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The Cambridge companion to English Renaissance tragedy / edited by Emma Smith and Garrett A. Sullivan, Jr.

  • Author

    Sullivan, Garrett A

    Smith, Emma Josephine

  • Date published

    2010

  • Publisher

    New York : Cambridge University Press, 2010.

  • Subject

    English drama Early modern and Elizabethan, 1500-1600 History and criticism

    English drama 17th century History and criticism

    English drama (Tragedy) History and criticism

    Renaissance England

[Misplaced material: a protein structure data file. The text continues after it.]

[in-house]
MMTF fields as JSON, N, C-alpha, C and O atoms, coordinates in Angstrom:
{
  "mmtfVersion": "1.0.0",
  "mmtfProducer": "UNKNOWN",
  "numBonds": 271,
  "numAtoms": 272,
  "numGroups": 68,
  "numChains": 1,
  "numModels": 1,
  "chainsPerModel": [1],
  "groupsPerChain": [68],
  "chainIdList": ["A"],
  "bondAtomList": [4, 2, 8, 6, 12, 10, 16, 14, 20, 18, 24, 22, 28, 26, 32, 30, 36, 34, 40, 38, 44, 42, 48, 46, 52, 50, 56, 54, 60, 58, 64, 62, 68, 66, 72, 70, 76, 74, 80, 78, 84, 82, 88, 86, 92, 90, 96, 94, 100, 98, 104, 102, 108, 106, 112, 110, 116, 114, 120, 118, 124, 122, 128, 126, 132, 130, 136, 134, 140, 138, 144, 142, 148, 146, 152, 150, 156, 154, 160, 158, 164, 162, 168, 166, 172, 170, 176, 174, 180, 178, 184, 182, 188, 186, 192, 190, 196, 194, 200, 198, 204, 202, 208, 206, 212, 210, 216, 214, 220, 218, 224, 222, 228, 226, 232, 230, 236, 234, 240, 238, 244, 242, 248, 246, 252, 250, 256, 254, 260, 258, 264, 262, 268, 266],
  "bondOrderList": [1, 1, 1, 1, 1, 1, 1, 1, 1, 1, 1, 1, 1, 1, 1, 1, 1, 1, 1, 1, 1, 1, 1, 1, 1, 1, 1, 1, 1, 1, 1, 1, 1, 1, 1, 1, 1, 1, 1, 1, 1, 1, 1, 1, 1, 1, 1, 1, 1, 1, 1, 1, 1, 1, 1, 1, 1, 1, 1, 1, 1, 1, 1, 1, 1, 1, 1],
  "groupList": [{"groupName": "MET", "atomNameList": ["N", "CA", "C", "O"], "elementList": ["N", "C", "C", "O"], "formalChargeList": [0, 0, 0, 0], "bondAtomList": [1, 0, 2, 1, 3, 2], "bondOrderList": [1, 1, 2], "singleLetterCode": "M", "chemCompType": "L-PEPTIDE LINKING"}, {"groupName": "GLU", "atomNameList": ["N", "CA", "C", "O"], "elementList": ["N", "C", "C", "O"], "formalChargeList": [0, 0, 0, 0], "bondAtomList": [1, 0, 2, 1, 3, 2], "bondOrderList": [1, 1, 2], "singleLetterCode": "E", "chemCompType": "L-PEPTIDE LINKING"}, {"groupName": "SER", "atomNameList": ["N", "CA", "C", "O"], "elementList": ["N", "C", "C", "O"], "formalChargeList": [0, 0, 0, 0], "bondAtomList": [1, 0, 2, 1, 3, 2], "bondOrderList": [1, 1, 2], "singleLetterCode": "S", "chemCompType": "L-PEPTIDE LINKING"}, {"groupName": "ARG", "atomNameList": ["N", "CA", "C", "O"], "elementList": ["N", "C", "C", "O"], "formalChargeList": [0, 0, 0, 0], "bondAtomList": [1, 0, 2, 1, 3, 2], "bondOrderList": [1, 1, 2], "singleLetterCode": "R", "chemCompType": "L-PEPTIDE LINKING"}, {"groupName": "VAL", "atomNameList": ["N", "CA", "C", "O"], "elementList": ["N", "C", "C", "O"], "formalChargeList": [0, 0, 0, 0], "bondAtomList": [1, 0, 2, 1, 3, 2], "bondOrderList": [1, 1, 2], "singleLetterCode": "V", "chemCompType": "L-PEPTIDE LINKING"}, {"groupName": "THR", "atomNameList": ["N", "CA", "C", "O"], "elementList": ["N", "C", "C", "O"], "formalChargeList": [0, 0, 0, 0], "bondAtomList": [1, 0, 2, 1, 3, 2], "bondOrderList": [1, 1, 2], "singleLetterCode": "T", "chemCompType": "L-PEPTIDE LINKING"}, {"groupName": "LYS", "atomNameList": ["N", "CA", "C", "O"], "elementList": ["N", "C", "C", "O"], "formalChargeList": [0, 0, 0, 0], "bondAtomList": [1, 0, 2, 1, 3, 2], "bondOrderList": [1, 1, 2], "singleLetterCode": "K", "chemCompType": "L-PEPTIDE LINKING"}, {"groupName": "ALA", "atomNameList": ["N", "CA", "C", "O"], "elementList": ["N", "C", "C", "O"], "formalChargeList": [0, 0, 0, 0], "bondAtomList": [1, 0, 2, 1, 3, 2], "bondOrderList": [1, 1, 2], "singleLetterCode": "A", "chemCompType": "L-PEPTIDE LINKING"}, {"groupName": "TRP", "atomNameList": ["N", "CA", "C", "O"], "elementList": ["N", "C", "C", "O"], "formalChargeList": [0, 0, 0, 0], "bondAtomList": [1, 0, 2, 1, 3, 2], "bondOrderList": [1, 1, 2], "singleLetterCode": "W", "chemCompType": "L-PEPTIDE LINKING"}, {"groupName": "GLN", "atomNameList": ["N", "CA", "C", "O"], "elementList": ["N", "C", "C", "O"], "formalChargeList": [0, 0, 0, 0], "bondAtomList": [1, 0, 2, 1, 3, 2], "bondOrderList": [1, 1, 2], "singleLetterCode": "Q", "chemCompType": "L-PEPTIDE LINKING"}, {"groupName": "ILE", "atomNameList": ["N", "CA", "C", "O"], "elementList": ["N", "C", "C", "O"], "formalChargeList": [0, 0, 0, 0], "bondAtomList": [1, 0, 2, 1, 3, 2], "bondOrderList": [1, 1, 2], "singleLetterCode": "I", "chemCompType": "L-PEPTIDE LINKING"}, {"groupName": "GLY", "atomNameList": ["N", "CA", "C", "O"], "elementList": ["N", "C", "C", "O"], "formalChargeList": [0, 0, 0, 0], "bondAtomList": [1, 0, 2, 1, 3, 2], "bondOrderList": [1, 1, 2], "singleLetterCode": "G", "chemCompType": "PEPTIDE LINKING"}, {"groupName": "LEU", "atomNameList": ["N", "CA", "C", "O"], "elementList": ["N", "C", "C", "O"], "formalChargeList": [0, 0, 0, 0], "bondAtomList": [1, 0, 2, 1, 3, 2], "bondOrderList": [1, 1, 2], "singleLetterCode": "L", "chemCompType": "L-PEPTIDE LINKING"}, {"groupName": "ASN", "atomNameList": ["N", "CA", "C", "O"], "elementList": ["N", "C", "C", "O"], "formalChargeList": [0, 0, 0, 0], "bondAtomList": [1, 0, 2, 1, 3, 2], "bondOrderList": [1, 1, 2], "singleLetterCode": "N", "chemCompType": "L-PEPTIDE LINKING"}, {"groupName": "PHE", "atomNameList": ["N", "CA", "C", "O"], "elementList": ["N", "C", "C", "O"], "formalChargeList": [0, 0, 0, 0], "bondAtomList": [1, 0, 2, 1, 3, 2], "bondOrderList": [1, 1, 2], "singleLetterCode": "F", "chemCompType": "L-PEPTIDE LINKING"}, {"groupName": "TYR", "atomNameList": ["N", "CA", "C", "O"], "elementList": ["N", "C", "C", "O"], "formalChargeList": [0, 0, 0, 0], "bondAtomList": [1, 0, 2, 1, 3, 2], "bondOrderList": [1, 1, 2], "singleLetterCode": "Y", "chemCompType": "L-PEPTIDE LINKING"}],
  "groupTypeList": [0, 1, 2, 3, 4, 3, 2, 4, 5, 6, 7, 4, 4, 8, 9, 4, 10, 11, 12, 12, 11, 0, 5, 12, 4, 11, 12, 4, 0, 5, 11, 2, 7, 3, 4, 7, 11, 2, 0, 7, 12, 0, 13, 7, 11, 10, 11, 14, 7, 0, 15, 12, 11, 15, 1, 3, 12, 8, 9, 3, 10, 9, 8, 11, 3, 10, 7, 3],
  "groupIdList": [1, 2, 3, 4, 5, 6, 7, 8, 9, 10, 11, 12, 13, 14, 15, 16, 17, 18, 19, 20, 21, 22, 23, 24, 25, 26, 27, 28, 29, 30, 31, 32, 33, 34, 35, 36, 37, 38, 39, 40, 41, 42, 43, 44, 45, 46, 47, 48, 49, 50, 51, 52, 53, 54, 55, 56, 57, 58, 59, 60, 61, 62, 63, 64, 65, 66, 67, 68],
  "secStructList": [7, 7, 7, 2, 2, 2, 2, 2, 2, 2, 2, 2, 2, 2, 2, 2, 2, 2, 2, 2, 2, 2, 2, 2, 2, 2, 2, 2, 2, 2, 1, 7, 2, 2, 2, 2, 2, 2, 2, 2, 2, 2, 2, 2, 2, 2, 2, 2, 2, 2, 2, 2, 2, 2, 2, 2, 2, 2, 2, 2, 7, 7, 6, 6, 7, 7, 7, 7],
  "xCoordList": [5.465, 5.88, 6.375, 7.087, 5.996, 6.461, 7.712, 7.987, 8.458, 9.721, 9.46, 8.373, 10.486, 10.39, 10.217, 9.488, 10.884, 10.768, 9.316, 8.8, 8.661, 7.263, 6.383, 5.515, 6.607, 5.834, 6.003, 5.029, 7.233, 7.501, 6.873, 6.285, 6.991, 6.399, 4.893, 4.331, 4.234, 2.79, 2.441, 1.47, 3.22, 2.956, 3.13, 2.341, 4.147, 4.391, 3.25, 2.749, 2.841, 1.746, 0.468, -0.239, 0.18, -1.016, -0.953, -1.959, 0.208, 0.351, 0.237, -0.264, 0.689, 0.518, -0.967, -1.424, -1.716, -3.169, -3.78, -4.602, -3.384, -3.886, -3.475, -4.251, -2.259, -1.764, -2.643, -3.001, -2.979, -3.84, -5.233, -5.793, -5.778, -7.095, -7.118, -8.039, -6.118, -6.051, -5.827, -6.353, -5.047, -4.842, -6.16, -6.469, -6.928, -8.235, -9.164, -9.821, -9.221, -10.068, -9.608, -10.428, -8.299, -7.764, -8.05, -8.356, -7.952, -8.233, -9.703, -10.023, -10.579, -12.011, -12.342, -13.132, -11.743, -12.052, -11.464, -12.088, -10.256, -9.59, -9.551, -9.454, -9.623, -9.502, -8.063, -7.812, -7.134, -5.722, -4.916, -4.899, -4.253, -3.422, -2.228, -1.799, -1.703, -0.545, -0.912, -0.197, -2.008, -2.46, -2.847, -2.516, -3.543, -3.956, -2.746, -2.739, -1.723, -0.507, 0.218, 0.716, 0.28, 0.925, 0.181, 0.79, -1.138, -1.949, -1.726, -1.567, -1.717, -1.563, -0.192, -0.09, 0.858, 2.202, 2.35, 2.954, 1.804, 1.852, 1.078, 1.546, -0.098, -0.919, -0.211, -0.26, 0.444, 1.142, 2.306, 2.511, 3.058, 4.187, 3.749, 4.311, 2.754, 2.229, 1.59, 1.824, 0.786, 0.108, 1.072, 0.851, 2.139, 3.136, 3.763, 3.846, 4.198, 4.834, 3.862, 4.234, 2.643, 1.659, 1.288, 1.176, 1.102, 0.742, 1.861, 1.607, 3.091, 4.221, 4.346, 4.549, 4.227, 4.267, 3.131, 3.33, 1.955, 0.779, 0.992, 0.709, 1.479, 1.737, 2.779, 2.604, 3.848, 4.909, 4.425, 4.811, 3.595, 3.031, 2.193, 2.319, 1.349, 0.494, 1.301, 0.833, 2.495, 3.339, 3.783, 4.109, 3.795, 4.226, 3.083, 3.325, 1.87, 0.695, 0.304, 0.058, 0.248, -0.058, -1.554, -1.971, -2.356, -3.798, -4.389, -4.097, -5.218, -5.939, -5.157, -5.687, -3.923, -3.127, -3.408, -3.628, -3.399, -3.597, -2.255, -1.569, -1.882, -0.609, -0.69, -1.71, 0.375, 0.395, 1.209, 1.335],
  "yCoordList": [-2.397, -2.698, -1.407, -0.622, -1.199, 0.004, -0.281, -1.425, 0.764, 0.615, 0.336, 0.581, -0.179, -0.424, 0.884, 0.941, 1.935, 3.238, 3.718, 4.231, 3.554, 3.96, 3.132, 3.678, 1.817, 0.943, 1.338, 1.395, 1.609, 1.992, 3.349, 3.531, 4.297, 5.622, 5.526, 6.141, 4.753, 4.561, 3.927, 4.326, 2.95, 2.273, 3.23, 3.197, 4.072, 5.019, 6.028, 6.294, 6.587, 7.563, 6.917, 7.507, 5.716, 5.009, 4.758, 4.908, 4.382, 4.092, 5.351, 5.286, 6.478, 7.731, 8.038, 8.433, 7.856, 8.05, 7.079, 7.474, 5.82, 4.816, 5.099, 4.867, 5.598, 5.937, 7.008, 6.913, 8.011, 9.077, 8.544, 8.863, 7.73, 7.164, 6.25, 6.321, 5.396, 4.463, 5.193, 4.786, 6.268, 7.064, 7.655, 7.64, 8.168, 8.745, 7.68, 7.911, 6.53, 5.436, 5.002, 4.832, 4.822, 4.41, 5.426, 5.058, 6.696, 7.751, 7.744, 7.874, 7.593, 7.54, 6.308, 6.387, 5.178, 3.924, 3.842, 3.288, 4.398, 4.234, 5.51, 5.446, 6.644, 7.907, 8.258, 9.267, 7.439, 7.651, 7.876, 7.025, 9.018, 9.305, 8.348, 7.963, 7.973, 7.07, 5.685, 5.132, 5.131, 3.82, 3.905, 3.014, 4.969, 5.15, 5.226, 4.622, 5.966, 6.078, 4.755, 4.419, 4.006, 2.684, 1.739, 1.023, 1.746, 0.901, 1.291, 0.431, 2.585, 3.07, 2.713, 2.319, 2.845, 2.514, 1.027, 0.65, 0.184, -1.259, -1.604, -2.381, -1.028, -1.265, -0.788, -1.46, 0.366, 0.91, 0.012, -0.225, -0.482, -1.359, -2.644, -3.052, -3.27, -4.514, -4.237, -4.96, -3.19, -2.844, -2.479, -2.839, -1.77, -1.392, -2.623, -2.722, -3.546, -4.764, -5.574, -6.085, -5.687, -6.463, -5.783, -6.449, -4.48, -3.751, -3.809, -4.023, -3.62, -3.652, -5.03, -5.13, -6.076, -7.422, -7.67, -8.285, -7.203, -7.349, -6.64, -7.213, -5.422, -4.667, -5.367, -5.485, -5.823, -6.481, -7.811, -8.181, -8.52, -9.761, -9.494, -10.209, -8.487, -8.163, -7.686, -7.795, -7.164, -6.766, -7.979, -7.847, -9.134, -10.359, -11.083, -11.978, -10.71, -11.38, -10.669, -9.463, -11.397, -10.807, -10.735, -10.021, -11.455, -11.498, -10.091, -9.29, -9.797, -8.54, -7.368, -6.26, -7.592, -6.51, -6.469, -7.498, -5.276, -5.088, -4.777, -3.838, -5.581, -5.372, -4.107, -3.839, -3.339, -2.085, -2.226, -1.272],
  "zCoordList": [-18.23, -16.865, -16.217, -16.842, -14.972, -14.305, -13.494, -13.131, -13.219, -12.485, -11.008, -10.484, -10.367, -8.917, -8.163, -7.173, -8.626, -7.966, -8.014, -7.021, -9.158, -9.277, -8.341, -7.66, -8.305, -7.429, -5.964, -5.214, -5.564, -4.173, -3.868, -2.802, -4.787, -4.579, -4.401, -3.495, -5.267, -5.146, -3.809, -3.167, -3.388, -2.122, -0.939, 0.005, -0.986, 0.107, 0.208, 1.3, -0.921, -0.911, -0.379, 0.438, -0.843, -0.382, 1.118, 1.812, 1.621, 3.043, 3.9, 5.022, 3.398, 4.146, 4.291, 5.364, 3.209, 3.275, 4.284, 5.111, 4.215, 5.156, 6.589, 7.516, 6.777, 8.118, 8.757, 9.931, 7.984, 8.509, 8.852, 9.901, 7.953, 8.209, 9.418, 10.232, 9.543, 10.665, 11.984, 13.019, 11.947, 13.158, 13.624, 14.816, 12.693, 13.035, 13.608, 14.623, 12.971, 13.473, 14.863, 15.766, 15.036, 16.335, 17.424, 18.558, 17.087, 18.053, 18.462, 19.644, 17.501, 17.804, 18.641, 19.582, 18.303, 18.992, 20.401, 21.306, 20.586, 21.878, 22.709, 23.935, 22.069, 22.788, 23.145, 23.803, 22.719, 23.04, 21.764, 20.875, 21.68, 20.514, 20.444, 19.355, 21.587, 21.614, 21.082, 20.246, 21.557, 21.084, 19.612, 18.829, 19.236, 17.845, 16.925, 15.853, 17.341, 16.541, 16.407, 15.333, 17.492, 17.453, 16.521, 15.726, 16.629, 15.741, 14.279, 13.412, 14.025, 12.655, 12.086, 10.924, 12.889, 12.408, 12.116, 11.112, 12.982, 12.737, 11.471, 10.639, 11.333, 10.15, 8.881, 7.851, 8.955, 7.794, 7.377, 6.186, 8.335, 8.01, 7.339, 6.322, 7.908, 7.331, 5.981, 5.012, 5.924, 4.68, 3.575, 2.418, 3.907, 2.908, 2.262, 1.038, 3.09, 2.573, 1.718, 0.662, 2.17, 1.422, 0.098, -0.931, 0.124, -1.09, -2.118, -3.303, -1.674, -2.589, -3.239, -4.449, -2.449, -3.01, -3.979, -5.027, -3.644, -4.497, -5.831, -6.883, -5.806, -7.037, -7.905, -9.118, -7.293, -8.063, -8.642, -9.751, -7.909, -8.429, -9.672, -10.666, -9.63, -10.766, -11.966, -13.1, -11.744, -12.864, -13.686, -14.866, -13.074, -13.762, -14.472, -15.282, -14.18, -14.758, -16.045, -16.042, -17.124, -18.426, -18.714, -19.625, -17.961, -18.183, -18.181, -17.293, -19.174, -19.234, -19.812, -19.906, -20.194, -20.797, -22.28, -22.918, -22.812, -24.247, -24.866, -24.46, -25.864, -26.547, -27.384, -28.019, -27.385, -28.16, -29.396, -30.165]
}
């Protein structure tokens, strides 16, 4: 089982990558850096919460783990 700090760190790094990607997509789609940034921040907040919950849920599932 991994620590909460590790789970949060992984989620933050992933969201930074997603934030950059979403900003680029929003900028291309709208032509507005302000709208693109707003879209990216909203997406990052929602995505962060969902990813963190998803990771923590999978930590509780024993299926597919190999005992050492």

General note: Includes index. Formatted contents note: Machine generated contents note: Preface; Chronology; Part I. Themes: 1. Renaissance tragedy: theories and antecedents Mike Pincombe; 2. Tragedy, family and household Catherine Richardson; 3. Tragedy and the nation state Andrew Hadfield; 4. Tragedy and religion Alison Shell; 5. Tragedy and revenge Tanya Pollard; 6. Tragic subjectivities Garrett A. Sullivan Jr; 7. Tragic forms Lucy Munro; 8. Tragedy and performance Lois Potter; 9. Renaissance tragedy on film: defying mainstream Shakespeare Pascale Aebischer; 10. Shakespeare and early modern tragedy Emma Smith; Part II. Readings: 11. The Spanish Tragedy and metatheatre Gregory M. Colo┬┤n Semenza; 12. Dr Faustus: dramaturgy and disturbance Mark Thornton Burnett; 13. Edward II: Marlowe, tragedy and the sublime Patrick Cheney; 14. Arden of Faversham: tragic action at a distance Mary Floyd-Wilson; 15. The Revenger's Tragedy: original sin and the allures of vengeance Heather Hirschfield; 16. The Tragedy of Mariam: legitimacy and maternal authority Mary Beth Rose; 17. The Changeling and the dynamics of ugliness Gordon McMullan; 18. The Duchess of Malfi: tragedy and gender Judith Haber; 19. 'Tis Pity She's a Whore: the play of intertextuality Emily C. Bartels. Summary, etc: "Written by major international scholars, this Companion combines analysis of topics crucial to Renaissance tragedy with the interpretation of canonical and frequently taught texts. Part I introduces key topics, such as religion, revenge, and the family, and, uniquely, discusses modern performance traditions on stage and screen. Bridging this section with Part II is a chapter which engages with Shakespeare's generic distinctiveness as well as the difficulties our familiarity with Shakespearean tragedy engenders for our appreciation of the tragedies of his contemporaries. Individual essays in Part II introduce important critical conversations about specific canonical tragedies and provide their own contributions to those discussions. Topics include The Revenger's Tragedy and the theatrics of original sin, Arden of Faversham and the preternatural, and The Duchess of Malfi and the erotics of literary form. Providing fresh readings of key texts, the Companion is an essential guide for all students of Renaissance tragedy"-- Provided by publisher. "Featuring essays by major international scholars, this Companion combines analysis of themes crucial to Renaissance tragedy with the interpretation of canonical and frequently taught texts. Part I introduces key topics, such as religion, revenge and the family, and discusses modern performance traditions on stage and screen. Bridging this section with Part II is a chapter which engages with Shakespeare. It tackles Shakespeare's generic distinctiveness and how our familiarity with Shakespearean tragedy affects our appreciation of the tragedies of his contemporaries. Individual essays in Part II introduce and contribute to important critical conversations about specific tragedies. Topics include The Revenger's Tragedy and the theatrics of original sin, Arden of Faversham and the preternatural, and The Duchess of Malfi and the erotics of literary form. Providing fresh readings of key texts, the Companion is an essential guide for all students of Renaissance tragedy"-- Provided by publisher.